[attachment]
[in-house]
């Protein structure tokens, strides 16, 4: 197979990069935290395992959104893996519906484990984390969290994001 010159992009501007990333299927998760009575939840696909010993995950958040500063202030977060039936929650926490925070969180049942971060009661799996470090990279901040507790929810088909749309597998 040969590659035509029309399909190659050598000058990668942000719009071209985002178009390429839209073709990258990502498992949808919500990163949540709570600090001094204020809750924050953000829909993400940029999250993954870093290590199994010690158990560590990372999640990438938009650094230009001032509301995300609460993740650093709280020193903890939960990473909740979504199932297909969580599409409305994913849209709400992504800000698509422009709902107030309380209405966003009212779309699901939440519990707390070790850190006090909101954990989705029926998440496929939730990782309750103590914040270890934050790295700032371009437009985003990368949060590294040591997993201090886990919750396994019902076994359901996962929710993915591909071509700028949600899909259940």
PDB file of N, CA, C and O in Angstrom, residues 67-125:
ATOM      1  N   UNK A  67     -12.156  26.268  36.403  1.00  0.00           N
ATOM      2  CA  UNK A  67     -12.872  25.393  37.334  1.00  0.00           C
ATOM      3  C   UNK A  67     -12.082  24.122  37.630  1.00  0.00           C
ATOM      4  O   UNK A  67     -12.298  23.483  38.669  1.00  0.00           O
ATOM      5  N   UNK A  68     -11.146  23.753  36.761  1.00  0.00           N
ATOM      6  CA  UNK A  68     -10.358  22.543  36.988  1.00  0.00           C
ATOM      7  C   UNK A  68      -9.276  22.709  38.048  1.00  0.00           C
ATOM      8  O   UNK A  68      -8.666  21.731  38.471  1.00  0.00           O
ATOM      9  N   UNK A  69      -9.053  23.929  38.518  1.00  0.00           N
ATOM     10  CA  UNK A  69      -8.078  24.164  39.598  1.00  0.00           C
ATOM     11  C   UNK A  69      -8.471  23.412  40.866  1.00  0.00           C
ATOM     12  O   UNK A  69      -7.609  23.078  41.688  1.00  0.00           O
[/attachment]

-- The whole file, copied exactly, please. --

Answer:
[in-house]
């Protein structure tokens, strides 16, 4: 197979990069935290395992959104893996519906484990984390969290994001 010159992009501007990333299927998760009575939840696909010993995950958040500063202030977060039936929650926490925070969180049942971060009661799996470090990279901040507790929810088909749309597998 040969590659035509029309399909190659050598000058990668942000719009071209985002178009390429839209073709990258990502498992949808919500990163949540709570600090001094204020809750924050953000829909993400940029999250993954870093290590199994010690158990560590990372999640990438938009650094230009001032509301995300609460993740650093709280020193903890939960990473909740979504199932297909969580599409409305994913849209709400992504800000698509422009709902107030309380209405966003009212779309699901939440519990707390070790850190006090909101954990989705029926998440496929939730990782309750103590914040270890934050790295700032371009437009985003990368949060590294040591997993201090886990919750396994019902076994359901996962929710993915591909071509700028949600899909259940």
PDB file of N, CA, C and O in Angstrom, residues 67-125:
ATOM      1  N   UNK A  67     -12.156  26.268  36.403  1.00  0.00           N
ATOM      2  CA  UNK A  67     -12.872  25.393  37.334  1.00  0.00           C
ATOM      3  C   UNK A  67     -12.082  24.122  37.630  1.00  0.00           C
ATOM      4  O   UNK A  67     -12.298  23.483  38.669  1.00  0.00           O
ATOM      5  N   UNK A  68     -11.146  23.753  36.761  1.00  0.00           N
ATOM      6  CA  UNK A  68     -10.358  22.543  36.988  1.00  0.00           C
ATOM      7  C   UNK A  68      -9.276  22.709  38.048  1.00  0.00           C
ATOM      8  O   UNK A  68      -8.666  21.731  38.471  1.00  0.00           O
ATOM      9  N   UNK A  69      -9.053  23.929  38.518  1.00  0.00           N
ATOM     10  CA  UNK A  69      -8.078  24.164  39.598  1.00  0.00           C
ATOM     11  C   UNK A  69      -8.471  23.412  40.866  1.00  0.00           C
ATOM     12  O   UNK A  69      -7.609  23.078  41.688  1.00  0.00           O